Purity of Hard Drugs in Great Britain Rises As Drug Users Get Pickier

By John Lavitt 05/06/15

Drug dealers have had to up their game after users have found better quality online.

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The now defunct charity DrugScope reported in its last annual street survey the dramatic rise in purity of illicit drugs such as cocaine, ecstasy, and heroin across Great Britain. Over the past five years, cocaine has risen from an average purity of 18% to 51%. The purity of heroin almost doubled between 2011 and 2014, from 18% to 33%.

Detective Constable Vince Jones, a West Midlands drug officer, explained that the reason the cleanest heroin in the country is found in that land-locked metropolitan county is because Birmingham serves, strangely enough, as the heroin-import capital for Great Britain. Such a fact means most of the heroin is being flown into the country. At more than 50% pure, West Midlands heroin is arguably the best commonly available in all of Europe. As the heroin travels across the Great Britain, the quality declines as wholesalers cut it with other substances.

Safrole, an important ingredient in ecstasy that is made from the sassafras plant, was in short supply following seizures in Cambodia. Enforcement agencies worked out some of the traffickers’ routes, making it harder to get drugs to Britain. Cocaine purity dipped as low as 1% at times. The result was a highly negative response from drug users. Although addicts would buy just about anything, the wealthier weekend warriors wanted only the best. And they were willing to go to the web and other sources to find what they wanted.

The rise in drug purity hints at the rising influence of these pickier drug users. Since drug users now have a wide range of alternatives in the form of synthetic “legal highs,” which can often be found online, dealers of street drugs have sought to improve their wares. Suppliers realized their market would vanish if they did not deliver a better product. As a result, the drug traffickers adapted.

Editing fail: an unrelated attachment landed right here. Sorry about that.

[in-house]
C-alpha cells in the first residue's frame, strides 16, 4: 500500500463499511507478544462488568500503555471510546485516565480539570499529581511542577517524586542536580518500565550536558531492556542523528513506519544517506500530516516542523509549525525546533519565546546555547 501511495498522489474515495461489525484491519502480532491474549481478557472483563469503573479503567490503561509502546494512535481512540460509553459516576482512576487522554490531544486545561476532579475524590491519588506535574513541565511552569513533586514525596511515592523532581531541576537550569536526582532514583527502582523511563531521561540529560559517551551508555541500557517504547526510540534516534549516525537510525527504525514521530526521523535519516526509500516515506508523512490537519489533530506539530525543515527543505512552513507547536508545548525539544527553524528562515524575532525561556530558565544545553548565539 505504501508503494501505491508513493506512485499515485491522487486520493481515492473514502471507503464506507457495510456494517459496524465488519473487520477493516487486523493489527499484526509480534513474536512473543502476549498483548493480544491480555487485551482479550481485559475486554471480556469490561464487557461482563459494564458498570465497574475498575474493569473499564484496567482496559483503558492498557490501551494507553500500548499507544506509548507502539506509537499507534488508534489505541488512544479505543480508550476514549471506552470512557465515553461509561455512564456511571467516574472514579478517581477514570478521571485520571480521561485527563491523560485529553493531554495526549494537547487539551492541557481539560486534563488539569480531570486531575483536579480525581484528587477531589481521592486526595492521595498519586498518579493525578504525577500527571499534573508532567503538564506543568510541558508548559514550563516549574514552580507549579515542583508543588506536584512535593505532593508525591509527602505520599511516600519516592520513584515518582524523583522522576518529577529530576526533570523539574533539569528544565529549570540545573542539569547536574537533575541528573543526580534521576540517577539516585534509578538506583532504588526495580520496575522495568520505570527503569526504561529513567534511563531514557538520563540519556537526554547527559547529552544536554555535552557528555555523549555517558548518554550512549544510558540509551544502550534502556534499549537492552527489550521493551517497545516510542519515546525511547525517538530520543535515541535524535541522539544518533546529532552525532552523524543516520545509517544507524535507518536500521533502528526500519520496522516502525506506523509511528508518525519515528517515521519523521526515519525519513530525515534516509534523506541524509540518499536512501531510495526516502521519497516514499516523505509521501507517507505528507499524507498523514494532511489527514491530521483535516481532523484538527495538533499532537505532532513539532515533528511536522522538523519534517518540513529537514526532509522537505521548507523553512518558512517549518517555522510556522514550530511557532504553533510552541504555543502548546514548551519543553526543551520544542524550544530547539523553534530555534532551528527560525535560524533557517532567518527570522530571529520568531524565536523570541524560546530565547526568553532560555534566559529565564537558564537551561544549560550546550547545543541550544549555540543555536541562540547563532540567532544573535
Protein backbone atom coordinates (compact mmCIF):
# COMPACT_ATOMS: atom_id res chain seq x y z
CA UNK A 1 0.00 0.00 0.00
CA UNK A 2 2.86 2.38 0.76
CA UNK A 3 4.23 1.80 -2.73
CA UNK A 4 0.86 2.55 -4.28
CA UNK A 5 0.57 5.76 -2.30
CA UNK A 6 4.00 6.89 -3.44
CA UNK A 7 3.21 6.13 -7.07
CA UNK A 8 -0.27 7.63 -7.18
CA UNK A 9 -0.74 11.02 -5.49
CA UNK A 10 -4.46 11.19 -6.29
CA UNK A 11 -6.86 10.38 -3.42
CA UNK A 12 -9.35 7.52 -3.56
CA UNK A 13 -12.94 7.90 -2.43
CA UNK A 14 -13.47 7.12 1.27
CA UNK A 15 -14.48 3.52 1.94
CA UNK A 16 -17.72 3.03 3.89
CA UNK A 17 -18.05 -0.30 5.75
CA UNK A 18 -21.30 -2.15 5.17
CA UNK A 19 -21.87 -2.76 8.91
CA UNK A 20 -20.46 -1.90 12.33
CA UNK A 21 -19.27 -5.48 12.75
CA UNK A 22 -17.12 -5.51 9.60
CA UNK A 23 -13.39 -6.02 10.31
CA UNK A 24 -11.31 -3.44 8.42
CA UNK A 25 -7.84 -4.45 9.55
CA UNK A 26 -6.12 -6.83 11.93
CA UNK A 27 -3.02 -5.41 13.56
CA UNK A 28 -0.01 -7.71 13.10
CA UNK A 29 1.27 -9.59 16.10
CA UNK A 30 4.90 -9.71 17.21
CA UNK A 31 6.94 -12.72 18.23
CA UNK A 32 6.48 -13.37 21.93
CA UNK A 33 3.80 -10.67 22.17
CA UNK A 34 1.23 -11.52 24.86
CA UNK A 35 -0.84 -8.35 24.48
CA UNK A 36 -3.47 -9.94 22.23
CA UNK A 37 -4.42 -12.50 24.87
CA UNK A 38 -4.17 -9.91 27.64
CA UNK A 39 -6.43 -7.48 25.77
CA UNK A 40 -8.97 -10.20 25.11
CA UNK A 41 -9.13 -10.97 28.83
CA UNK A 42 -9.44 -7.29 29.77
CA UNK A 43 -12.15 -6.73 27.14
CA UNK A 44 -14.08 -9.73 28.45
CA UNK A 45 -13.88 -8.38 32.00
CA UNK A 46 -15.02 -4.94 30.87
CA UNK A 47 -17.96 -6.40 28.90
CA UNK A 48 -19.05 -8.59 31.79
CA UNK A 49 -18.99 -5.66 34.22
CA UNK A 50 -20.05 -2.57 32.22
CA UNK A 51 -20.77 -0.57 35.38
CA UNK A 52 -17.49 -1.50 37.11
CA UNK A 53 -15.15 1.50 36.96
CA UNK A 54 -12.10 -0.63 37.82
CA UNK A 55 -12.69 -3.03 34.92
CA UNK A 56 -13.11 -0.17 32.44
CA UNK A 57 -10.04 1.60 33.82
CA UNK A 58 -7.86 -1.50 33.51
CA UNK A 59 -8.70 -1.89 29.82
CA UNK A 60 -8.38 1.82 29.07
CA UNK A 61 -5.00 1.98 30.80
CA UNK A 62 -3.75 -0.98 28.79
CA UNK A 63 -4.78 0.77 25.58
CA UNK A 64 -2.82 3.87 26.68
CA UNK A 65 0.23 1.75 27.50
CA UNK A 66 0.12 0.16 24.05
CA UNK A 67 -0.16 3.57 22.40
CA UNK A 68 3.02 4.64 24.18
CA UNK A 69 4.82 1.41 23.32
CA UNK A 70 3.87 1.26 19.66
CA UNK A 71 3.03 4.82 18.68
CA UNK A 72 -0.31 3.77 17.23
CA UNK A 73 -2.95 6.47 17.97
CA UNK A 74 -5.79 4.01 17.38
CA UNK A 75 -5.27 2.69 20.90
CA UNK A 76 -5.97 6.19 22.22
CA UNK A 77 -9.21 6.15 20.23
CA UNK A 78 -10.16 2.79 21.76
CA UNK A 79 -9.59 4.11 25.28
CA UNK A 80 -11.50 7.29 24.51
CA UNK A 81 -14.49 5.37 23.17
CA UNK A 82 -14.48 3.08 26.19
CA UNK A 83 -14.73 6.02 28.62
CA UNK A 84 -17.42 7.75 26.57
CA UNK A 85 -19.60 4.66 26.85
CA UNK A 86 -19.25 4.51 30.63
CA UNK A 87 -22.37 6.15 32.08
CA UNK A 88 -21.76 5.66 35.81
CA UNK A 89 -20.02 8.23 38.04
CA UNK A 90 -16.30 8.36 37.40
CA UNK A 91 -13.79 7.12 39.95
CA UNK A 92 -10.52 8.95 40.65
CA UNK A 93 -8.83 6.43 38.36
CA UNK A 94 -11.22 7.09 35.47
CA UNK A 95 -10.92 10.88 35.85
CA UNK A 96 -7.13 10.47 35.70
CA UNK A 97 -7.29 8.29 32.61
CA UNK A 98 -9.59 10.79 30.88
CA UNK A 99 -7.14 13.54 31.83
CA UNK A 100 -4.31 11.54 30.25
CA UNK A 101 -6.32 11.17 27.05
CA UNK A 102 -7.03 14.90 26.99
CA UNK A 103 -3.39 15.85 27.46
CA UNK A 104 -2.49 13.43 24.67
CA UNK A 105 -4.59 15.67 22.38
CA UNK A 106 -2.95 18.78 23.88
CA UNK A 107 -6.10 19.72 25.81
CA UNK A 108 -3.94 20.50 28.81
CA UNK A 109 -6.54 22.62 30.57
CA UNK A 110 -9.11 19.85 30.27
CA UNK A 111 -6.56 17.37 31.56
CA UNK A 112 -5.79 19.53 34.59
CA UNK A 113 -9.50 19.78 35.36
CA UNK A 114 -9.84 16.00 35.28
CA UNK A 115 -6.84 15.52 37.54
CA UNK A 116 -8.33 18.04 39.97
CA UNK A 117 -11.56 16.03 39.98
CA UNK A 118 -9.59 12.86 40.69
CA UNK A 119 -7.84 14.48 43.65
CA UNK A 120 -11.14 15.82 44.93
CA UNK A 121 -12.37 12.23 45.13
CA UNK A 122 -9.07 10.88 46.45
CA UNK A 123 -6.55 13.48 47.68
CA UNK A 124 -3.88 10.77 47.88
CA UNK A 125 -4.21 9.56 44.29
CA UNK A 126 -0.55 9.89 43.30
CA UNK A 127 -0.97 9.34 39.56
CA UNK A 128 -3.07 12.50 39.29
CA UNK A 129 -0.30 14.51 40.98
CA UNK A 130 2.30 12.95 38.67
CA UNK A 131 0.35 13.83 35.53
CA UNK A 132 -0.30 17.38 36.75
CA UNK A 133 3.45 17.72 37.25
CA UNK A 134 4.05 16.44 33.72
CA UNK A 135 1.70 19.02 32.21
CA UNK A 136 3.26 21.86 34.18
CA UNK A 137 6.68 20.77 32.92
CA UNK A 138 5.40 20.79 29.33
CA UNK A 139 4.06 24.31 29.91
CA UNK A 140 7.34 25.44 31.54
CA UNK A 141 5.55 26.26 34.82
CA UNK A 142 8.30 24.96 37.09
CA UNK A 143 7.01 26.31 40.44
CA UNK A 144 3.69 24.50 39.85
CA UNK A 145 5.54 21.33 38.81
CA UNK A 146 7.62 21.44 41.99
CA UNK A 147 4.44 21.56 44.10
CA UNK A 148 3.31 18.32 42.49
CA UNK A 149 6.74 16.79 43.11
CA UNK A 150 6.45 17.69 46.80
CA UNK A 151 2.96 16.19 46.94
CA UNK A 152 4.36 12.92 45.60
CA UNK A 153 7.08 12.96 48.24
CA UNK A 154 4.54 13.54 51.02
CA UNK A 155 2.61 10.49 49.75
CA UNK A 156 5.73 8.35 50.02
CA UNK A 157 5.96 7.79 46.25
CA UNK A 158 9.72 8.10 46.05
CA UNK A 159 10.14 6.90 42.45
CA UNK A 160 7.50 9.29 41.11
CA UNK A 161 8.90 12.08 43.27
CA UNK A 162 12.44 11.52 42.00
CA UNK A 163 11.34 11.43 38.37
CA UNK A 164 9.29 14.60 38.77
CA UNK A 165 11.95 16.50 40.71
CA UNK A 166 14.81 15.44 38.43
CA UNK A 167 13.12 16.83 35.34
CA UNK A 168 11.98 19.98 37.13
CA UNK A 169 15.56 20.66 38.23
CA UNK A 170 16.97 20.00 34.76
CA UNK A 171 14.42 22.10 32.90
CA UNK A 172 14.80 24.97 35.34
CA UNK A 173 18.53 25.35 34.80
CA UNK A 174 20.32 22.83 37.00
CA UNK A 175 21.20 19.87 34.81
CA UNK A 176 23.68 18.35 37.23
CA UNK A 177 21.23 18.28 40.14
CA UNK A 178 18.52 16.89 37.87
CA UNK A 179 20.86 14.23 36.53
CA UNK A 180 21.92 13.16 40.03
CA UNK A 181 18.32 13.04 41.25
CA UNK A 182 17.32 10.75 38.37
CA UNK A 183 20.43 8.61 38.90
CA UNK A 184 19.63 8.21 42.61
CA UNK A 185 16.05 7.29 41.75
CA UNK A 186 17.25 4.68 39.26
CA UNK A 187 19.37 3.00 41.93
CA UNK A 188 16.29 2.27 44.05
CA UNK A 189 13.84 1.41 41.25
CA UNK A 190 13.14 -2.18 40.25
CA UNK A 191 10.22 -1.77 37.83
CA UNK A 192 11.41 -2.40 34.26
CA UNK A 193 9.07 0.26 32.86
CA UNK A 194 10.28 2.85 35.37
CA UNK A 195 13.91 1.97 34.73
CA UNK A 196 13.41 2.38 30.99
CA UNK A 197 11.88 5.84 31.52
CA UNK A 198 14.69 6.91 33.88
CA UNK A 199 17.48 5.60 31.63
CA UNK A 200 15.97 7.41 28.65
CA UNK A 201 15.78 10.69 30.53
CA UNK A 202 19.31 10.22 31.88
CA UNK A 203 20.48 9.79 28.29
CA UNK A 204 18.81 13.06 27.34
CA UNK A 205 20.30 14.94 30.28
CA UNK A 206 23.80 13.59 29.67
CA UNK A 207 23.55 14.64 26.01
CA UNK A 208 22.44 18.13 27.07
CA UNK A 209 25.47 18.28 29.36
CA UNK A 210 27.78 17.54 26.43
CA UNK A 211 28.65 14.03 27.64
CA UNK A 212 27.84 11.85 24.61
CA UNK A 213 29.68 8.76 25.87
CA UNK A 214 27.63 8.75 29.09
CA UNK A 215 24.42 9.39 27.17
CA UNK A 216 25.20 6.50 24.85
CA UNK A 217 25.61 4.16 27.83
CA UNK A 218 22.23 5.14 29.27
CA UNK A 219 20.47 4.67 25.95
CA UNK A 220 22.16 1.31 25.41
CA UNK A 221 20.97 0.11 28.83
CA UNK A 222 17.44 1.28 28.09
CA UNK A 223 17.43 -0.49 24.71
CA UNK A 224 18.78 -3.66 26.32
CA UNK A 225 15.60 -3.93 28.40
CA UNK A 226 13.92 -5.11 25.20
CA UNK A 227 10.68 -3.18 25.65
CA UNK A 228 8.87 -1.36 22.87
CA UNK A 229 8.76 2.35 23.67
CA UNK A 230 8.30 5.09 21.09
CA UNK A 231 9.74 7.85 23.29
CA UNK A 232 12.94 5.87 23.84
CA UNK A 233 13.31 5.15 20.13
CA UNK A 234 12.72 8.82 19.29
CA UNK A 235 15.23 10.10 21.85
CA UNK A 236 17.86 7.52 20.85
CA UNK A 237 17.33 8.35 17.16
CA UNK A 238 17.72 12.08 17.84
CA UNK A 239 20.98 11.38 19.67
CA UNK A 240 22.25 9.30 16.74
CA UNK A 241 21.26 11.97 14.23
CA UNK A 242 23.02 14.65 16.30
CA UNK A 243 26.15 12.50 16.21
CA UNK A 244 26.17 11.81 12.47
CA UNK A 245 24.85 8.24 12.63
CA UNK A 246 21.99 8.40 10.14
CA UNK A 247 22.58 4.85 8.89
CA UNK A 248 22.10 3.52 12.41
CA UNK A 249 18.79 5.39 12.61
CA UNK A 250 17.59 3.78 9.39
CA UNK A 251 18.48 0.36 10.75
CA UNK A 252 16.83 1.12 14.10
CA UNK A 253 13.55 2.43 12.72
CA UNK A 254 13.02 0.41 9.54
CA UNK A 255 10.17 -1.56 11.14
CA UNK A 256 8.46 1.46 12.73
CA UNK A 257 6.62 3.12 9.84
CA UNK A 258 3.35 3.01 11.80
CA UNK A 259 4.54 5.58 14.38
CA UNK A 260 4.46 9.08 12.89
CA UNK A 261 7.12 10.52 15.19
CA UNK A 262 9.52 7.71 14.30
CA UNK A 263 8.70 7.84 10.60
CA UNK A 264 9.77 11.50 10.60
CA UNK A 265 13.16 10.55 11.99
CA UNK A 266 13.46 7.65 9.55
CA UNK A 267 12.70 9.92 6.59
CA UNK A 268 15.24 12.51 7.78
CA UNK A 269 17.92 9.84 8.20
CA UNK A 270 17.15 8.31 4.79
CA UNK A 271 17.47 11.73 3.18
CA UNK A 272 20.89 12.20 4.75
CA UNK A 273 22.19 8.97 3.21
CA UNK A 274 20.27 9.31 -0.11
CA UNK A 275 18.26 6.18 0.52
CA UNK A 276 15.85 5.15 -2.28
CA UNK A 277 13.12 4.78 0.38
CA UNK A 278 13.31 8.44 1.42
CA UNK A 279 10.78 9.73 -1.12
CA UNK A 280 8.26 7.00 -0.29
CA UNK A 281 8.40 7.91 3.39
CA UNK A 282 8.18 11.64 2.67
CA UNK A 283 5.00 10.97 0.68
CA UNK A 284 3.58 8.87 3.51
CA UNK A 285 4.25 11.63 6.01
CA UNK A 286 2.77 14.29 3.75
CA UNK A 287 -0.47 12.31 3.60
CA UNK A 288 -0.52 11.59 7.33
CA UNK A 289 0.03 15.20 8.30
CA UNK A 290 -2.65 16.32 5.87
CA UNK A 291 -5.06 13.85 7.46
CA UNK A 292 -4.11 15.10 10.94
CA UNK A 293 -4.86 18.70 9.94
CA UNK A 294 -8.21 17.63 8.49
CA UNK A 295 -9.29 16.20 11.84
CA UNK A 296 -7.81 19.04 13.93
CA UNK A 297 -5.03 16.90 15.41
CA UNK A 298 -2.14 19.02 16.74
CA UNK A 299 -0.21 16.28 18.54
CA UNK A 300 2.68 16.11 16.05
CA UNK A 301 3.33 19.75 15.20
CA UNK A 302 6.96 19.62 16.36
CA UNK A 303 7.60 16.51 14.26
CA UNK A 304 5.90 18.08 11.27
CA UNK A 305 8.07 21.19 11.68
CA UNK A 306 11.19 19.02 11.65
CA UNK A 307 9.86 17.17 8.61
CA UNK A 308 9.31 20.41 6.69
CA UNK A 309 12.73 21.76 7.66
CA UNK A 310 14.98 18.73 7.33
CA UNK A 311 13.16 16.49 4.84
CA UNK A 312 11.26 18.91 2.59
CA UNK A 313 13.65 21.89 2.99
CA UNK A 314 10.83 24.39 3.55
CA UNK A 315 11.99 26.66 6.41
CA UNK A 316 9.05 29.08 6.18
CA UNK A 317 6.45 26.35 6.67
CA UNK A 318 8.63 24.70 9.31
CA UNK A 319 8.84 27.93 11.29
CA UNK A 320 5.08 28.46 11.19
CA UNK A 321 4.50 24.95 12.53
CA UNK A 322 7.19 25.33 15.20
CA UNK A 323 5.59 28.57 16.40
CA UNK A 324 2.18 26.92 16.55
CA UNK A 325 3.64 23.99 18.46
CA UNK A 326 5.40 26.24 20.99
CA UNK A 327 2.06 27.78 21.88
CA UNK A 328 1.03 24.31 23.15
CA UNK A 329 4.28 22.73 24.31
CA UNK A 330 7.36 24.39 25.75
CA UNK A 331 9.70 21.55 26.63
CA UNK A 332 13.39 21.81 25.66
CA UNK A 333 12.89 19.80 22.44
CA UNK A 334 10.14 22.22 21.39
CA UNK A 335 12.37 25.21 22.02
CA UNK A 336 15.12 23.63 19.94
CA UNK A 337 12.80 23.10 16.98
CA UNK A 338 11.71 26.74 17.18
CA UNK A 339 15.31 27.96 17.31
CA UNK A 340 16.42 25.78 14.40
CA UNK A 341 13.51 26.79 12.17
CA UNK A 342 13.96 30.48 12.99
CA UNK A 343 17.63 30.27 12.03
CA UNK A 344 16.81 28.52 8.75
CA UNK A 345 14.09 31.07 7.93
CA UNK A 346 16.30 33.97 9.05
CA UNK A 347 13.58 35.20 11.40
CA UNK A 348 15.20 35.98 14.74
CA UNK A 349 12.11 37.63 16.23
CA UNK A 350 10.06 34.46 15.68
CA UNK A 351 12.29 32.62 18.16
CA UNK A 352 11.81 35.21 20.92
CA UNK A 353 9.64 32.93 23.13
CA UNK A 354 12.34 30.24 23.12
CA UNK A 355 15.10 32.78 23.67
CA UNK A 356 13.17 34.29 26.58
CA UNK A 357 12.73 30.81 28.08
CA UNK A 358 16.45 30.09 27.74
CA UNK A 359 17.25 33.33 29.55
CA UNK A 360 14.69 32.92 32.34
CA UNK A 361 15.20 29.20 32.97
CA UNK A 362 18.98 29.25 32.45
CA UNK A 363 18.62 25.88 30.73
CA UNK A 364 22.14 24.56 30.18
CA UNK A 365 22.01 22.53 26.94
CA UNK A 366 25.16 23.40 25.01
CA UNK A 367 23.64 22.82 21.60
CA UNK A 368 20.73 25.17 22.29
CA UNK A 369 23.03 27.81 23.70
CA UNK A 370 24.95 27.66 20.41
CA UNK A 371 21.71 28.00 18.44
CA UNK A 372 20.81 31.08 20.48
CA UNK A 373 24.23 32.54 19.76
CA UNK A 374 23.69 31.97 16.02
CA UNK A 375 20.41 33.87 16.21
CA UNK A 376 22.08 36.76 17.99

New drug smuggling routes emerged while innovative recipes were being developed. Ecstasy producers replaced safrole with more readily accessible chemicals. Finding it harder to get hold of benzocaine, a local anesthetic used to cut cocaine, drug wholesalers just added more caffeine. Strangely enough, as drug prices fell in light of the added quantity, the quality of the drugs actually rose at the same time.

Purer drugs are a big positive to demanding buyers and a huge gateway to addiction and crime. Many old-time drug users are being punished for their lack of taste. Not in the least discerning in hard times, DrugScope suggests they are overdosing in higher numbers than ever before on drugs that turned out to be far stronger than the stomped-on product they had been using for several years.

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Growing up in Manhattan as a stutterer, John Lavitt discovered that writing was the best way to express himself when the words would not come. After graduating with honors from Brown University, he lived on the Greek island of Patmos, studying with his mentor, the late American poet Robert Lax. As a writer, John’s published work includes three articles in Chicken Soup For The Soul volumes and poems in multiple poetry journals and compilations. Active in recovery, John has been the Treatment Professional News Editor for The Fix. Since 2015, he has published over 500 articles on the addiction and recovery news website. Today, he lives in Los Angeles, trying his best to be happy and creative. Find John on Facebook, Twitter, and LinkedIn.